Descriptive statistics were summarised as frequencies and percentages and as means ± standard deviation and interquartile range for the continuous variables. The Shapiro-Wilk’s test was used to assess the normality of distribution of investigated parameters. The Dantale II values were analysed as the mean value of test 1 + 2 dB SNR. Differences in Dantale II values between groups were analysed by the Wilcoxon (Mann-Whitney) test, as data were not normally distributed. Effect sizes were calculated as . Spearman’s correlation was used to analyse the association between Dantale II test scores and CELF-4 scores. Children who had missing data on either of the tests were excluded from all analyses. Independent two-sample t-tests were run to investigate age differences in children who had missing test scores versus children who completed the tests. p-values below 0.05 were considered statistically significant. Statistical analyses were performed using SAS software 9.4 (SAS Institute, Cary, NC).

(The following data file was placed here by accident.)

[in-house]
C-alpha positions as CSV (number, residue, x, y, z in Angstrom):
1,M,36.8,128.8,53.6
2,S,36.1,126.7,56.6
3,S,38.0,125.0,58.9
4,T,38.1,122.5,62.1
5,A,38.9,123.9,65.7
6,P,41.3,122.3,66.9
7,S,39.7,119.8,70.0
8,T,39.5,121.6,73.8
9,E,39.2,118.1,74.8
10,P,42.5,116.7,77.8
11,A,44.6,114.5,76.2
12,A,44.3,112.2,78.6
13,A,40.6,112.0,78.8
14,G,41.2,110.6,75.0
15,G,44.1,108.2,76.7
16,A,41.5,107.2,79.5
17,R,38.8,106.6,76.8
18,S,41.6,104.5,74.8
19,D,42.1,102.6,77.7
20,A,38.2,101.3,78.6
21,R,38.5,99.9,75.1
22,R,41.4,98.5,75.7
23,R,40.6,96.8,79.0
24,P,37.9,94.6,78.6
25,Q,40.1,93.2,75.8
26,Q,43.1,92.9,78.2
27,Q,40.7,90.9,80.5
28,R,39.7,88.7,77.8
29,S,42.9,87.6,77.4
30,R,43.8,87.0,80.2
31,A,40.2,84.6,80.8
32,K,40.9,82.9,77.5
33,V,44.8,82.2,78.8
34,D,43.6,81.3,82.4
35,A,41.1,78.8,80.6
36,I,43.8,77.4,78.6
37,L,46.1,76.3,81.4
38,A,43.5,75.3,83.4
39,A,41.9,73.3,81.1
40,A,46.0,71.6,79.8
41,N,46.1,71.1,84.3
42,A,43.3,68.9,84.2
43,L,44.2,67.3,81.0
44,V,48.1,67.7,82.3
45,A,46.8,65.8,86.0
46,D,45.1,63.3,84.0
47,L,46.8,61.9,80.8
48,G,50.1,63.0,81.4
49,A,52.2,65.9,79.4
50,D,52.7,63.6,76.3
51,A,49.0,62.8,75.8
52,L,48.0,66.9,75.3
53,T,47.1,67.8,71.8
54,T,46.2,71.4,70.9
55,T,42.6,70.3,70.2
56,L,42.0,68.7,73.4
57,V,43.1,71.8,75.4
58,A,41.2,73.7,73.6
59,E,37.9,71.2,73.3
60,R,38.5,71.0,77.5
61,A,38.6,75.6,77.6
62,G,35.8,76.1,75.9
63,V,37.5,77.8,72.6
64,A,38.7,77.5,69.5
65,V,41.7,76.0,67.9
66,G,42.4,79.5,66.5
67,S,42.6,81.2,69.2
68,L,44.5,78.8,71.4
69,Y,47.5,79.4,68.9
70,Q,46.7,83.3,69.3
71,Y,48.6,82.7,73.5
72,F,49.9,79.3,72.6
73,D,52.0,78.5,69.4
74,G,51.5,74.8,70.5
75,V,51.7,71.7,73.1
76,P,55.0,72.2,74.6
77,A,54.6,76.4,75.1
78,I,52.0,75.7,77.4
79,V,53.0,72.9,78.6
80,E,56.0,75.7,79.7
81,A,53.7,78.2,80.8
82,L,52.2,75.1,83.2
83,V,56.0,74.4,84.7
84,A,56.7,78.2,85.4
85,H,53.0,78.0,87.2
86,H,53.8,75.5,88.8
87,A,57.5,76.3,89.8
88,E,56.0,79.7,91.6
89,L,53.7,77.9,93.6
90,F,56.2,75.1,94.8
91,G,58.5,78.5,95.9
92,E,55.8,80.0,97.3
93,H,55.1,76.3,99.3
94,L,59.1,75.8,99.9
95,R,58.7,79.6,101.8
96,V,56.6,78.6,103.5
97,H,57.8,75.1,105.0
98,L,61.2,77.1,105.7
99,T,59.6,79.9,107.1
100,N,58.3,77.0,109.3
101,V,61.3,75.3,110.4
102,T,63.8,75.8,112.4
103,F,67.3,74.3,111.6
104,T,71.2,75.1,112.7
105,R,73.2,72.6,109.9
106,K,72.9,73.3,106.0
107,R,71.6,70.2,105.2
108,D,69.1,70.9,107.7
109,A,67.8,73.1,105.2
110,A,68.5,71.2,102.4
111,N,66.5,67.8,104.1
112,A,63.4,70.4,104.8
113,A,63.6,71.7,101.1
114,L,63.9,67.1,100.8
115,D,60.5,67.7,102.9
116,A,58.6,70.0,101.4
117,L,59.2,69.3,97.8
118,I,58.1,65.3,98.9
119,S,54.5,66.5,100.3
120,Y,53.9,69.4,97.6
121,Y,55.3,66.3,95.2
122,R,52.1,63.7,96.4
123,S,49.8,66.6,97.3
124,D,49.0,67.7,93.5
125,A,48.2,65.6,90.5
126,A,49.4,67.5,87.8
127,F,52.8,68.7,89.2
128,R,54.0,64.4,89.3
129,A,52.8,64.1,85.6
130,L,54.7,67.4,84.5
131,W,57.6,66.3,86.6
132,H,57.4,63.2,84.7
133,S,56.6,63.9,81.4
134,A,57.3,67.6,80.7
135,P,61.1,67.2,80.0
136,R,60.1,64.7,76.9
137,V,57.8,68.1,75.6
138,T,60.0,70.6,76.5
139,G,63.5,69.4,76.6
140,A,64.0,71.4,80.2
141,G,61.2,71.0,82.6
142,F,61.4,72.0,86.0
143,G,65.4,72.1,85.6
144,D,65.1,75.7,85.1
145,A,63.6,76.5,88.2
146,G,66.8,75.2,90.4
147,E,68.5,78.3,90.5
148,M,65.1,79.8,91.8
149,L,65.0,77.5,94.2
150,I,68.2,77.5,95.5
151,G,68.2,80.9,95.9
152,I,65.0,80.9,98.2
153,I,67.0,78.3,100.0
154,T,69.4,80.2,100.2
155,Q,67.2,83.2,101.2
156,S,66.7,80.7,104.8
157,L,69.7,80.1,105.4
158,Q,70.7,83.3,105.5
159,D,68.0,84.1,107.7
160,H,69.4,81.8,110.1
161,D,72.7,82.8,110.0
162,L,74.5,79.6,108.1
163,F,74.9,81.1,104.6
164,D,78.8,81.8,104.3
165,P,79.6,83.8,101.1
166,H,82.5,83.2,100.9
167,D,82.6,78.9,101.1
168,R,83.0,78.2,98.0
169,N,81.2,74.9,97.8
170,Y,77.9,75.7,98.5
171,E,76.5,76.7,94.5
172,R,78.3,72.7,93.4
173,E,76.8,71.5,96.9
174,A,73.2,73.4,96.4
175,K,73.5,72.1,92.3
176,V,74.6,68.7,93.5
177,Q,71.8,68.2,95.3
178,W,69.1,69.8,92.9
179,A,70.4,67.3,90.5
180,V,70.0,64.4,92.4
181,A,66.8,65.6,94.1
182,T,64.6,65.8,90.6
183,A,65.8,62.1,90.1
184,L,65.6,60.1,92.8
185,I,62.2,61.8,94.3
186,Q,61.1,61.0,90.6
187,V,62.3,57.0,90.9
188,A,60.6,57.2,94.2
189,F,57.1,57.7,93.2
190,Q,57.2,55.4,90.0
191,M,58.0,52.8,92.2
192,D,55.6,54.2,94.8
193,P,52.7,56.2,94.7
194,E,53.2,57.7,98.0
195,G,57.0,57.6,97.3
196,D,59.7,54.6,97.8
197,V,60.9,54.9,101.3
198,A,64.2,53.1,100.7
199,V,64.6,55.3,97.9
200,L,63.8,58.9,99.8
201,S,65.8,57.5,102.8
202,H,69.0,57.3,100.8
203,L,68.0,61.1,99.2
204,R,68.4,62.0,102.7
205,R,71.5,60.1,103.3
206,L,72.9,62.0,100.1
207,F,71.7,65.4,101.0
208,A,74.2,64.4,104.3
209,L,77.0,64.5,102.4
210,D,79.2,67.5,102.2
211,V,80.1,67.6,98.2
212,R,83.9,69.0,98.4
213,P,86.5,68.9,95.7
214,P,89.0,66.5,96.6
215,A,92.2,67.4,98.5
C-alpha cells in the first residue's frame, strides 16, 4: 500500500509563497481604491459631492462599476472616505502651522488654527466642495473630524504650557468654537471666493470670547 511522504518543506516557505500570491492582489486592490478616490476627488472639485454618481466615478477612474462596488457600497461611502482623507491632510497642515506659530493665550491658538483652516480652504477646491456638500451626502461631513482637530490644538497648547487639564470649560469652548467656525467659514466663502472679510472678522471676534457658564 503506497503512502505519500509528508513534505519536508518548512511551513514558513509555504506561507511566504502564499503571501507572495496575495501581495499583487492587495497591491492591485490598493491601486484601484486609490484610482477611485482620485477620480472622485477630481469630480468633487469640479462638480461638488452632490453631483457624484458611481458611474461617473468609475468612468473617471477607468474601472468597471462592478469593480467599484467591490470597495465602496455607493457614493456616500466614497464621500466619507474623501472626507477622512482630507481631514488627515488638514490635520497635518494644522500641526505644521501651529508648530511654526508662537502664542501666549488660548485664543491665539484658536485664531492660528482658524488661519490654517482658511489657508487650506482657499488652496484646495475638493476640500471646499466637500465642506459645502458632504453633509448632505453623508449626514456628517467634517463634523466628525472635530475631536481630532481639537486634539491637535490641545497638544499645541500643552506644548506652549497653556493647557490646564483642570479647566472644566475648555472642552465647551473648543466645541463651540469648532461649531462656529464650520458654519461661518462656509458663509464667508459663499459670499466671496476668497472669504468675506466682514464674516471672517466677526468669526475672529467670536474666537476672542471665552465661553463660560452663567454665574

Trial registration: not relevant.


Table 1 summarises characteristics of recipients in terms of age at test, gender and hearing technology. Table 2 summarises test statistics, p-values and effect sizes. Figure 1 summarises the percentage of completion of training and test 1 + 2. At year one, the percentage of children with HA/CI who completed test 2 was lower than that of children with NH, 42%, 44% and 92% respectively. At year two, markedly more children with HA/CI completed test 1 + 2, 93%, 81%, and 92%, respectively. Two-sample t-tests revealed that children who did not complete both tests at year one and two were significantly younger (year one: t = –4.0, n = 46, p = 0.0002) and (year two: t = –2.0, n = 46, p = 0.05).